‘According to John of the Cross, all that exists, created by God, is good. Through creatures we may arrive at the discovery of the One who has left within them a trace of himself. Faith, in any case, is the one source given to the human being to know God as he is in himself, as the Triune God. All that God wished to communicate to man, he said in Jesus Christ, his Word made flesh. Jesus Christ is the only and definitive way to the Father (cf. Jn 14:6). Any created thing is nothing in comparison to God and is worth nothing outside him, consequently, to attain to the perfect love of God, every other love must be conformed in Christ to the divine love.
From this derives the insistence of St John of the Cross on the need for purification and inner self-emptying in order to be transformed into God, which is the one goal of perfection. This “purification” does not consist in the mere physical absence of things or of their use; on the contrary what makes the soul pure and free is the elimination of every disorderly dependence on things. All things should be placed in God as the centre and goal of life.
Of course, the long and difficult process of purification demands a personal effort, but the real protagonist is God: all that the human being can do is to “prepare” himself, to be open to divine action and not to set up obstacles to it. By living the theological virtues, human beings raise themselves and give value to their commitment. The growth of faith, hope and charity keeps pace with the work of purification and with the gradual union with God until they are transformed in him.’
taken from General Audience at Paul VI Audience Hall, February 16th 2011.
Pope Benedict then goes on to place this process of purification, of preparation for the work of God to be effective in our lives, in the context of the end which all authentic Christian spirituality is oriented towards – immersion in the life of the Most Holy Trinity itself. The essence of all that Saint John of the Cross teaches is that we should walk the Way of the Cross in order that we may love God in the same way God loves Himself as Blessed Trinity, and thereby also love the things He has made in the way He loves them. Thus, as Pope Benedict says:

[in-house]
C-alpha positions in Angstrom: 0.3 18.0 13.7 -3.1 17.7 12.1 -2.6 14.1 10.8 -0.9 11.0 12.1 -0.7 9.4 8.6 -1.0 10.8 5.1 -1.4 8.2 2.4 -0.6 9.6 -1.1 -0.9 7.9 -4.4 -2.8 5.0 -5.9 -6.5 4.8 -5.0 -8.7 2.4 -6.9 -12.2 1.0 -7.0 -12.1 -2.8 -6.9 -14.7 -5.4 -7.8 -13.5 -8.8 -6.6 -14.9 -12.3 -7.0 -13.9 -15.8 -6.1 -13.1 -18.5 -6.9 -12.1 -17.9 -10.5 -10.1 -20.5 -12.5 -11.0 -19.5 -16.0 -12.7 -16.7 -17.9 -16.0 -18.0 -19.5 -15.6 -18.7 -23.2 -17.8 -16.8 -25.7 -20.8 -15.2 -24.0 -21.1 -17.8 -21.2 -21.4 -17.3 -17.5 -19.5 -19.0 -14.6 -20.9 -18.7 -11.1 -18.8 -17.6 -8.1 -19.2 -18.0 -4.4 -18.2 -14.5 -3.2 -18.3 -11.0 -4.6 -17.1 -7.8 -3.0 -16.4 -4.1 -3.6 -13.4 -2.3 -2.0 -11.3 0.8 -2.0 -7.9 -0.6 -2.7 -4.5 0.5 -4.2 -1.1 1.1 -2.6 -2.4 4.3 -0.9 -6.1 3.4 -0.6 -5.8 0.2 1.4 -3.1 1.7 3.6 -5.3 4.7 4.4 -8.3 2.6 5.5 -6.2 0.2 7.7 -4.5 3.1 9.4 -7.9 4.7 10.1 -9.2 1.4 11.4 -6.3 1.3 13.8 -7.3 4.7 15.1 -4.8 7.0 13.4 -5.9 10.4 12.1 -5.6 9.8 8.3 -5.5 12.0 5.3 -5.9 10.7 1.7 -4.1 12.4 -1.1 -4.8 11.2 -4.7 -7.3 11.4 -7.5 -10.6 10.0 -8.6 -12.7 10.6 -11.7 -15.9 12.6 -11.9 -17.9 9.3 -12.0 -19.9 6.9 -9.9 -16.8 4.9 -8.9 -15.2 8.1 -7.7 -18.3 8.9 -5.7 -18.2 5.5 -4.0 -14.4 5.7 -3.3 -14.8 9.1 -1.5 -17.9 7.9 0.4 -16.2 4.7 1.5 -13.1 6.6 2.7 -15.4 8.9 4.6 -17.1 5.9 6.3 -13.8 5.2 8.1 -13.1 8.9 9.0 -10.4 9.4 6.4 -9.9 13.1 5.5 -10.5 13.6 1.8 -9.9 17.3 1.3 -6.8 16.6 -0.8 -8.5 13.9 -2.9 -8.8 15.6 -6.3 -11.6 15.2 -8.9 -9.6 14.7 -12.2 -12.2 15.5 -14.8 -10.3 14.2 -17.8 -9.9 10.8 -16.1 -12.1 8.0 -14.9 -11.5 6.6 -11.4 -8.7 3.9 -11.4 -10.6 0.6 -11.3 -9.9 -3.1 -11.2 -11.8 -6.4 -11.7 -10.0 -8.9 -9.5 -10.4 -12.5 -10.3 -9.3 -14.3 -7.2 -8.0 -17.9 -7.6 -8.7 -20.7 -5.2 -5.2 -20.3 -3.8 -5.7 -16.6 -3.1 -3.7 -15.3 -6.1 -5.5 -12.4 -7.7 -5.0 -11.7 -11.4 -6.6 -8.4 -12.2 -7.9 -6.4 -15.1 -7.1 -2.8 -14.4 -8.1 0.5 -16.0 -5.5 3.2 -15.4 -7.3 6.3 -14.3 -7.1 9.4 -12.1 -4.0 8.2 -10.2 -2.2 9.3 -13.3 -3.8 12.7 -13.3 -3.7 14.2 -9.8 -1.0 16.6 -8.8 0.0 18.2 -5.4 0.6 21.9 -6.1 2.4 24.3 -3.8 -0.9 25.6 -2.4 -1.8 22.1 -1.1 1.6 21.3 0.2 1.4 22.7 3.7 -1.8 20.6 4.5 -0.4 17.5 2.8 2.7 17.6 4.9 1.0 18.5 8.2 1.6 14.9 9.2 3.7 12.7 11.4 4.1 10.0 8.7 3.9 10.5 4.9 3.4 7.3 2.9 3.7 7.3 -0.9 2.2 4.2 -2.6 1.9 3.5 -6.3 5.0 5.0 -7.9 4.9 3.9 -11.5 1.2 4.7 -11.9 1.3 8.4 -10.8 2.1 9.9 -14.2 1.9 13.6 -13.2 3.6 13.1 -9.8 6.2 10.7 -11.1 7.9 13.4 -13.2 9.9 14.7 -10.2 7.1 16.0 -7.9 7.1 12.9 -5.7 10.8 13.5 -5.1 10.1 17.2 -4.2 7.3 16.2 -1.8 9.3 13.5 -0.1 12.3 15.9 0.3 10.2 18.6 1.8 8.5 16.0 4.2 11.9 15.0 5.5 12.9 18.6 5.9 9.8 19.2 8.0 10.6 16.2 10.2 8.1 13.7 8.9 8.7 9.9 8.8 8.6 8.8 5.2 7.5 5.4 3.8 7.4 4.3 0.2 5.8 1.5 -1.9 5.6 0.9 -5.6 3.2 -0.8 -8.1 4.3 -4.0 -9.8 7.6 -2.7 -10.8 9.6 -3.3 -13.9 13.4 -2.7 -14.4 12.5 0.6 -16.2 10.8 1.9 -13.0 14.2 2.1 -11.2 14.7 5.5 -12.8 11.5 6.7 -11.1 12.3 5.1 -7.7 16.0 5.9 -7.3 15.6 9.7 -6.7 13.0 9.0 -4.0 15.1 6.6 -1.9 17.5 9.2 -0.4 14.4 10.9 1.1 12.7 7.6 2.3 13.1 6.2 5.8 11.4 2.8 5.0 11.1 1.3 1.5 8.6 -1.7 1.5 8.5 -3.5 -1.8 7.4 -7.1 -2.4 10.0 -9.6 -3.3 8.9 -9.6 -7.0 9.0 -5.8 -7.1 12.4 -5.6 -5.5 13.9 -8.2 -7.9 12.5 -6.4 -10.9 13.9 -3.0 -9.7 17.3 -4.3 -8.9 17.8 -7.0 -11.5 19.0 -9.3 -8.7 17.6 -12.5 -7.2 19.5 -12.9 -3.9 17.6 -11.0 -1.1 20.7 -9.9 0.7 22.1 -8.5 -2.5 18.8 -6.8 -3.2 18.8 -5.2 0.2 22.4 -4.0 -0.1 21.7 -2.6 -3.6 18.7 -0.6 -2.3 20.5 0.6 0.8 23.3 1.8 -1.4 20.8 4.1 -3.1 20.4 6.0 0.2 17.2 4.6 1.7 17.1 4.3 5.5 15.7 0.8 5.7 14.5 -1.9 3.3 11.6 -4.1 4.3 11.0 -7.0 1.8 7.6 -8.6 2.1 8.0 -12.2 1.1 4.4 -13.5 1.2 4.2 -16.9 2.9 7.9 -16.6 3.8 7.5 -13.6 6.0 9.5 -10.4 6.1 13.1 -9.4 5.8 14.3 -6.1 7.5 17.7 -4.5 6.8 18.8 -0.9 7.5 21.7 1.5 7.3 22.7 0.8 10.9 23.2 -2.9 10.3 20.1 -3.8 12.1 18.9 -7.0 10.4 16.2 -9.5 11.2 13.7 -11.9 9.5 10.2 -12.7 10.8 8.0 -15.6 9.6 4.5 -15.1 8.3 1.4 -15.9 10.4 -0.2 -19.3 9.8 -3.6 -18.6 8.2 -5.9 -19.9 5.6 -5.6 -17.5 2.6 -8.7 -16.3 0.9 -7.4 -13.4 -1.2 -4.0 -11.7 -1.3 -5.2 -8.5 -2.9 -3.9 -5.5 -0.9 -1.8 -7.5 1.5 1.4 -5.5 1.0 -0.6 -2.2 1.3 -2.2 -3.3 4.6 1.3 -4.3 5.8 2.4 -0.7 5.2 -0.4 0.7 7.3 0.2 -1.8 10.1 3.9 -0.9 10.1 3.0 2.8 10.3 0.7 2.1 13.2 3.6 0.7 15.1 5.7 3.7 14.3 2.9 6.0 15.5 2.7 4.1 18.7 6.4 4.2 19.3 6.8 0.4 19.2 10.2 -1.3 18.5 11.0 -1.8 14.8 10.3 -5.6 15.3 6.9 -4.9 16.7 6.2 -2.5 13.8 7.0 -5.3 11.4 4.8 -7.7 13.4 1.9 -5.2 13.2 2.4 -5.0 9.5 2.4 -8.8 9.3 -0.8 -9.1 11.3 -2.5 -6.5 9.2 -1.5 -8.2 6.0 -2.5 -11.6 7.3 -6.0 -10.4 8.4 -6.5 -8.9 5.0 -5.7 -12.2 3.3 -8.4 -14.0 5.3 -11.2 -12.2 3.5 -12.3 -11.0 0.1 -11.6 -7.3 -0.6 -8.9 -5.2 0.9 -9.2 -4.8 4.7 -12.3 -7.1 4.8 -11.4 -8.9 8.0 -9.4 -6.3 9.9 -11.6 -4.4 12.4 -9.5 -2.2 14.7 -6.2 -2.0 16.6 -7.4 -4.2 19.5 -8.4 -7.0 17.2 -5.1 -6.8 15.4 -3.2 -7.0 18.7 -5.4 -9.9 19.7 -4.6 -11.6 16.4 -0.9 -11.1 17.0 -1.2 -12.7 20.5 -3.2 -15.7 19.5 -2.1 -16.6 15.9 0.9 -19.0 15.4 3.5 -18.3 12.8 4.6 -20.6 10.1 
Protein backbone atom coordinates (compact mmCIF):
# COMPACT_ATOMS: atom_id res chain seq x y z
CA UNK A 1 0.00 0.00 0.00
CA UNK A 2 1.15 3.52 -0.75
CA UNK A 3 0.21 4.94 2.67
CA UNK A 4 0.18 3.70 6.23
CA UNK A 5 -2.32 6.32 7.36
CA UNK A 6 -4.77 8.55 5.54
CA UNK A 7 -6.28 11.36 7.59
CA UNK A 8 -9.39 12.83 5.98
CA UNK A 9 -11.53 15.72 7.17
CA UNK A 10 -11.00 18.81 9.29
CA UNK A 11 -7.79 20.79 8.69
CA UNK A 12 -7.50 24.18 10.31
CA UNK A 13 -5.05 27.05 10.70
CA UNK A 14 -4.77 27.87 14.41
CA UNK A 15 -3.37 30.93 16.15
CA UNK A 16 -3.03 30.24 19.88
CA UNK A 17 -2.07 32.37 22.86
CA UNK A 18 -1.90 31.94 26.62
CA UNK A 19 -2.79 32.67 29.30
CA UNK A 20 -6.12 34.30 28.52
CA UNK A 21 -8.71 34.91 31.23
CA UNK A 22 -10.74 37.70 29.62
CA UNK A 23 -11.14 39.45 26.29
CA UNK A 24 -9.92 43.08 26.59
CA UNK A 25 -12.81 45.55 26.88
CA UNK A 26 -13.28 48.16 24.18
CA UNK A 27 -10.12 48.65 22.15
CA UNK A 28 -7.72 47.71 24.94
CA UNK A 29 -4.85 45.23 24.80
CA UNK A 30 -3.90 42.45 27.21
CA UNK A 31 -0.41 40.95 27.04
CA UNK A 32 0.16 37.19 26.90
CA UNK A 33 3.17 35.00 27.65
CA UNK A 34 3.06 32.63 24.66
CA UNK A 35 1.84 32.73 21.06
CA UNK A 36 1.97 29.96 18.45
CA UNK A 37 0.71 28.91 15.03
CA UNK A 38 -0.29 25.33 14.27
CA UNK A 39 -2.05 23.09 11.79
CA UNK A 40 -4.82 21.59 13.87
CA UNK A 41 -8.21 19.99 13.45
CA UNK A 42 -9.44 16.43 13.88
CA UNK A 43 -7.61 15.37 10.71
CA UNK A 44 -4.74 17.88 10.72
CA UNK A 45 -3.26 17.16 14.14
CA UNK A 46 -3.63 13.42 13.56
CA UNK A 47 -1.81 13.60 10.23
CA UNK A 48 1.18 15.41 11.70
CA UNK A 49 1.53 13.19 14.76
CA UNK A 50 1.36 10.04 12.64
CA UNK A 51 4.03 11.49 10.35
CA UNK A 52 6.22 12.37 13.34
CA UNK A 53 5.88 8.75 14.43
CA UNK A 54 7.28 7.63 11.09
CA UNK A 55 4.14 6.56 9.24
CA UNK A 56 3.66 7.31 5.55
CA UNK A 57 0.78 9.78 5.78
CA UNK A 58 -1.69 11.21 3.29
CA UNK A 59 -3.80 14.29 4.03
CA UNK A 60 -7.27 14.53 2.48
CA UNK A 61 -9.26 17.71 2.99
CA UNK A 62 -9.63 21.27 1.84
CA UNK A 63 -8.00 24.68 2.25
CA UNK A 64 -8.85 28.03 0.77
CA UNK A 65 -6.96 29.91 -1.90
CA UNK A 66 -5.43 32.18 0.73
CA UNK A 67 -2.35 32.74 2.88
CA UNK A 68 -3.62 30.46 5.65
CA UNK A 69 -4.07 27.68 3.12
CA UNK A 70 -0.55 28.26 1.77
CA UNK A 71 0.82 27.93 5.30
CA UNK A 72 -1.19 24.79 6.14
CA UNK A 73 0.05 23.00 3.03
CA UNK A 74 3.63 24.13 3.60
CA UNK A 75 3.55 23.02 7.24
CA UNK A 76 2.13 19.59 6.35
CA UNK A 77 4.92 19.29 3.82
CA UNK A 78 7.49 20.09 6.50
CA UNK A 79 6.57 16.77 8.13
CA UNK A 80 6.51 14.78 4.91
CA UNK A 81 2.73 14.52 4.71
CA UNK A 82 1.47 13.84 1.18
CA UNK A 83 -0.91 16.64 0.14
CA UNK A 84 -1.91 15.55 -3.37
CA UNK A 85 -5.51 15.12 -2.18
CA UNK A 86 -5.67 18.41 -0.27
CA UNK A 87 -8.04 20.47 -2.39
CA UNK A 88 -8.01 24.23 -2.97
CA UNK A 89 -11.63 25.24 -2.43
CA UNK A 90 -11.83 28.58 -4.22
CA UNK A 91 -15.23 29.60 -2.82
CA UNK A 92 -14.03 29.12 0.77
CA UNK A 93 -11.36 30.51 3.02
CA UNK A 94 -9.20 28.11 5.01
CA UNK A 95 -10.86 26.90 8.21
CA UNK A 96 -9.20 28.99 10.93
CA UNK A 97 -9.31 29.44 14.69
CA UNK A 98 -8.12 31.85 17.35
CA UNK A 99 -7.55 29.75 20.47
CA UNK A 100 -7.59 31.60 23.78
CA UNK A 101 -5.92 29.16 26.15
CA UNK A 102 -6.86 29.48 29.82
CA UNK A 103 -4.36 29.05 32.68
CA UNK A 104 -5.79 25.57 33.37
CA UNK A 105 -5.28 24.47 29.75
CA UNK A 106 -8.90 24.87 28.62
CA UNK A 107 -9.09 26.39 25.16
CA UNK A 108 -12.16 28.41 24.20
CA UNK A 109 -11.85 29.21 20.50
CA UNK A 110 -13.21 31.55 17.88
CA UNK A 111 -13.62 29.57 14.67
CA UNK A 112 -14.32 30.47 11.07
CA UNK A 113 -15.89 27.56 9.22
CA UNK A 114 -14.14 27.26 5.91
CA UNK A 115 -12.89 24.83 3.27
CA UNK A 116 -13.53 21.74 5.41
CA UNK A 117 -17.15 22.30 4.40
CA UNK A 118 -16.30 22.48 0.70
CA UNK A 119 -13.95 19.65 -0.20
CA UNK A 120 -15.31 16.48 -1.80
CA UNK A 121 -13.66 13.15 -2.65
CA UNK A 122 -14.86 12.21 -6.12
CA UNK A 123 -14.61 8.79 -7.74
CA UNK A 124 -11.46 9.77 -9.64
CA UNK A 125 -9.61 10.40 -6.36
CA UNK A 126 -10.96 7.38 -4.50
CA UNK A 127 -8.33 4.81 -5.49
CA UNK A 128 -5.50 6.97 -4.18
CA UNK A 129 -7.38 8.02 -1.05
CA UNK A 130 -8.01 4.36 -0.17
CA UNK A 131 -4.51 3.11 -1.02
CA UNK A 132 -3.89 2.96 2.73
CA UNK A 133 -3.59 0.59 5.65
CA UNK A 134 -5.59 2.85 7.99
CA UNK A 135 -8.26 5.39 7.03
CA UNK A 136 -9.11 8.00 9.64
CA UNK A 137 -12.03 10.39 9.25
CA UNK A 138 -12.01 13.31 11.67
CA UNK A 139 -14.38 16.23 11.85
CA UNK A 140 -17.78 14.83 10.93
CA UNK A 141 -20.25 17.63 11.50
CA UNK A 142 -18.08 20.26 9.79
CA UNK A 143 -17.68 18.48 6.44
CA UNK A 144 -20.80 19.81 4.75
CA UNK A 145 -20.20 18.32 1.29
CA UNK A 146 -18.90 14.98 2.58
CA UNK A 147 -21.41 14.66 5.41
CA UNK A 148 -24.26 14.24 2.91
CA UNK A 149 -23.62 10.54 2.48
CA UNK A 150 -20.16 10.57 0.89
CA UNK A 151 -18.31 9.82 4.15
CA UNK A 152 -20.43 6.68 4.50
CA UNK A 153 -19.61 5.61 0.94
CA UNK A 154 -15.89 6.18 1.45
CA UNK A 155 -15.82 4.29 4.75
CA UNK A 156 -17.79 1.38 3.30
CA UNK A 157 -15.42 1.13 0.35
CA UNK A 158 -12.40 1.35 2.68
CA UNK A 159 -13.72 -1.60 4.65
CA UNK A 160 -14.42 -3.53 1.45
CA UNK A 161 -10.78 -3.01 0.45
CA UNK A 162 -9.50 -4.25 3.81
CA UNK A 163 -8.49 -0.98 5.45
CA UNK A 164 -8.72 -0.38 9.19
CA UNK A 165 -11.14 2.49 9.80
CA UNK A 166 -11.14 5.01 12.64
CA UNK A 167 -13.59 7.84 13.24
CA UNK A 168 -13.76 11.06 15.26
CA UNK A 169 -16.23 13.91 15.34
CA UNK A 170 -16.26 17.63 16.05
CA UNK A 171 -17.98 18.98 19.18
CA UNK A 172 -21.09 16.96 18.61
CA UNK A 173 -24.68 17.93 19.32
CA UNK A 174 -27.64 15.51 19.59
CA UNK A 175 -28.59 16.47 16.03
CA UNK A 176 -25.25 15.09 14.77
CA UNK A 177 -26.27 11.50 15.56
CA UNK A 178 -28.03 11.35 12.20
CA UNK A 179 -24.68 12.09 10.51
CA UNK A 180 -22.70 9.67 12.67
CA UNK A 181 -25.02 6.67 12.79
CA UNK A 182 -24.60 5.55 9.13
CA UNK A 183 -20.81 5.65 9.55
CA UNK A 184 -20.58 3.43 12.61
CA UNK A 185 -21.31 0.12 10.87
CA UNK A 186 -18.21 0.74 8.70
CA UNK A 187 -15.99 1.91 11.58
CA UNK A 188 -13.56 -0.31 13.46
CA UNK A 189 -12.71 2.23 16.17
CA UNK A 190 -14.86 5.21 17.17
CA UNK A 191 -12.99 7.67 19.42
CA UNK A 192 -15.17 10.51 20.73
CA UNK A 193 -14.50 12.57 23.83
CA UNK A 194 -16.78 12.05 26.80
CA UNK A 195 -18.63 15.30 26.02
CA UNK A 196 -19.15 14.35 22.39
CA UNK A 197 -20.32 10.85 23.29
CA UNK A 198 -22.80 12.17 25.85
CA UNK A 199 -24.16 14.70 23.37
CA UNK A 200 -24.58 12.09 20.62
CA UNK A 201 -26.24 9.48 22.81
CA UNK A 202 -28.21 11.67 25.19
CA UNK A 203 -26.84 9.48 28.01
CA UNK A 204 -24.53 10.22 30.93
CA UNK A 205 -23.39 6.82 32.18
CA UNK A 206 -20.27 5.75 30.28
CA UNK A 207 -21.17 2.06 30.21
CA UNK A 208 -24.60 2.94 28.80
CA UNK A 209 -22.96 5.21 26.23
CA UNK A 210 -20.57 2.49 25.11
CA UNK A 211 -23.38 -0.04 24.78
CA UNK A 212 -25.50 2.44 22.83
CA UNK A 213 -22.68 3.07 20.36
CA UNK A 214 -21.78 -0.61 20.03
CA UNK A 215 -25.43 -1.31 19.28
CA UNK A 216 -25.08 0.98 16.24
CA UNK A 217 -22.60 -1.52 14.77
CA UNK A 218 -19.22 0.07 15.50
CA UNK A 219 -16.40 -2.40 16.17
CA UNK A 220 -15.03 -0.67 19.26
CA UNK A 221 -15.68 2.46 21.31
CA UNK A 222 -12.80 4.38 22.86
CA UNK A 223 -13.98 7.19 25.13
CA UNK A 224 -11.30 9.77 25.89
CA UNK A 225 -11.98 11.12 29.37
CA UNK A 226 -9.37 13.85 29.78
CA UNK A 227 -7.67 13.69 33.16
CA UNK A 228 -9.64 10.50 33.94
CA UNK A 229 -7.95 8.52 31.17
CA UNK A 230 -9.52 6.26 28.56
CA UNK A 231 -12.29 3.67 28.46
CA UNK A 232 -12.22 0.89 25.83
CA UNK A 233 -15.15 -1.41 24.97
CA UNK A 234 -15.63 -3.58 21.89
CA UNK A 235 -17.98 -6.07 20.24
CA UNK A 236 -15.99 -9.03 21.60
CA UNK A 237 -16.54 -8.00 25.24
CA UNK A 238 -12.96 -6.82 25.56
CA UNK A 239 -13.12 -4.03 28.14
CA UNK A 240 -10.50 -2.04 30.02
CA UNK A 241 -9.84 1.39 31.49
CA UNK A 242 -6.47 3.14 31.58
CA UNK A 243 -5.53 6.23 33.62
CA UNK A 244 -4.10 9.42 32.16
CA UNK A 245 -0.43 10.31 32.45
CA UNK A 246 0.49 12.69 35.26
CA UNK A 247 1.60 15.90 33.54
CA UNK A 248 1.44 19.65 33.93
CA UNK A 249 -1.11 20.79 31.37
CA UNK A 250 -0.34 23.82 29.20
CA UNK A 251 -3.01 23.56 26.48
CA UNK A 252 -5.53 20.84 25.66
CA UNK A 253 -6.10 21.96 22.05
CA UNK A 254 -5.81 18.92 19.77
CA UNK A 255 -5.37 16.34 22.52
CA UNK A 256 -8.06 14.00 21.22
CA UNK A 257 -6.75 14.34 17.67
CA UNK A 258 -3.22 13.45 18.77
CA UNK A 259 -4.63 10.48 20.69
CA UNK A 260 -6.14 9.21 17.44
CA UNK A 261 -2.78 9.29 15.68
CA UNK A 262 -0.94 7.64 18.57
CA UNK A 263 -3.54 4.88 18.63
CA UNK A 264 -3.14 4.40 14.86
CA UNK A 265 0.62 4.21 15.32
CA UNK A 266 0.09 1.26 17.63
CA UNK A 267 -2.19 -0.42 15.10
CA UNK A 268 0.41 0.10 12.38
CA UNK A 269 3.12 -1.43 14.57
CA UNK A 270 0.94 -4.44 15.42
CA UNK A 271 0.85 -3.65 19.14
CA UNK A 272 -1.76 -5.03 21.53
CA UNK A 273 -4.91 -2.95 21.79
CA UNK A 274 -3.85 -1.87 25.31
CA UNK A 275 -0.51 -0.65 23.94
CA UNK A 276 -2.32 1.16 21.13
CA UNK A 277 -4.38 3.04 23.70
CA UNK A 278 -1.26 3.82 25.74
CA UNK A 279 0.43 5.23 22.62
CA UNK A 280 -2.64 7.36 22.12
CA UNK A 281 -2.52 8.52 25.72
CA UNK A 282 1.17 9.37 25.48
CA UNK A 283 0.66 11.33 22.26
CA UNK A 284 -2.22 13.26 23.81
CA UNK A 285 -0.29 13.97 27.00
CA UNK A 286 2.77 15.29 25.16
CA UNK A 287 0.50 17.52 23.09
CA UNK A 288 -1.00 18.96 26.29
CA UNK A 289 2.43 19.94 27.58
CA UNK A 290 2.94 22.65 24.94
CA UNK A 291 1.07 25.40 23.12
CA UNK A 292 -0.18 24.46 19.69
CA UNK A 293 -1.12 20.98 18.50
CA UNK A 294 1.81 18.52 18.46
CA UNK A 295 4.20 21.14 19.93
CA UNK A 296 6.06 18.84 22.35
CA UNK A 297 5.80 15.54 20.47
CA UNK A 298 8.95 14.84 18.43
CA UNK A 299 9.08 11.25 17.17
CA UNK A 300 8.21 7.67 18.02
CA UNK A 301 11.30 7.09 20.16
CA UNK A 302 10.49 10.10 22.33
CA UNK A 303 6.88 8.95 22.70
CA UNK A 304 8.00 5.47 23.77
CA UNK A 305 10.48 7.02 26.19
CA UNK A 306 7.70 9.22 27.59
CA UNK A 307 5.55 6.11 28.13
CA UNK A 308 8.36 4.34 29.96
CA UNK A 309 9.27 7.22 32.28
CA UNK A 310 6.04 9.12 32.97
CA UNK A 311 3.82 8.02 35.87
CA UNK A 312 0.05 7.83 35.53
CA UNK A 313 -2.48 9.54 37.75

‘…there is no true union of love with God that does not culminate in Trinitarian union. In this supreme state the holy soul knows everything in God and no longer has to pass through creatures in order to reach him. The soul now feels bathed in divine love and rejoices in it without reserve.’
The life and teaching of Saint John of the Cross are then, as with all the great Doctors of the Church, one. It was through his realisation that the Way of the Cross is the only way to truly immerse oneself in the Triune Love of God that he was able to endure so patiently the suffering that was imposed upon him, and those experiences in turn helped to confirm and expand his initial intuitions. Ultimately it is love that characterises his mystical theology – obedience to the sinful men within the Church during times of strife out of love for her and the One from whom she came; the setting aside of things that may be good in and of themselves out of love for the greater Love that lies behind and gives life to all things; patience and charity in all things through the Charity imparted to his soul by God, who gives freely to all and wishes nothing more than we love as He does.
*Today is the feast day of Saint John of the Cross according to the older General Roman Calendar, which was effective until 1969. His feast day is now celebrated on December 14th, the day of his death and therefore his dies natalis or ‘birthday to heaven’ as a saint.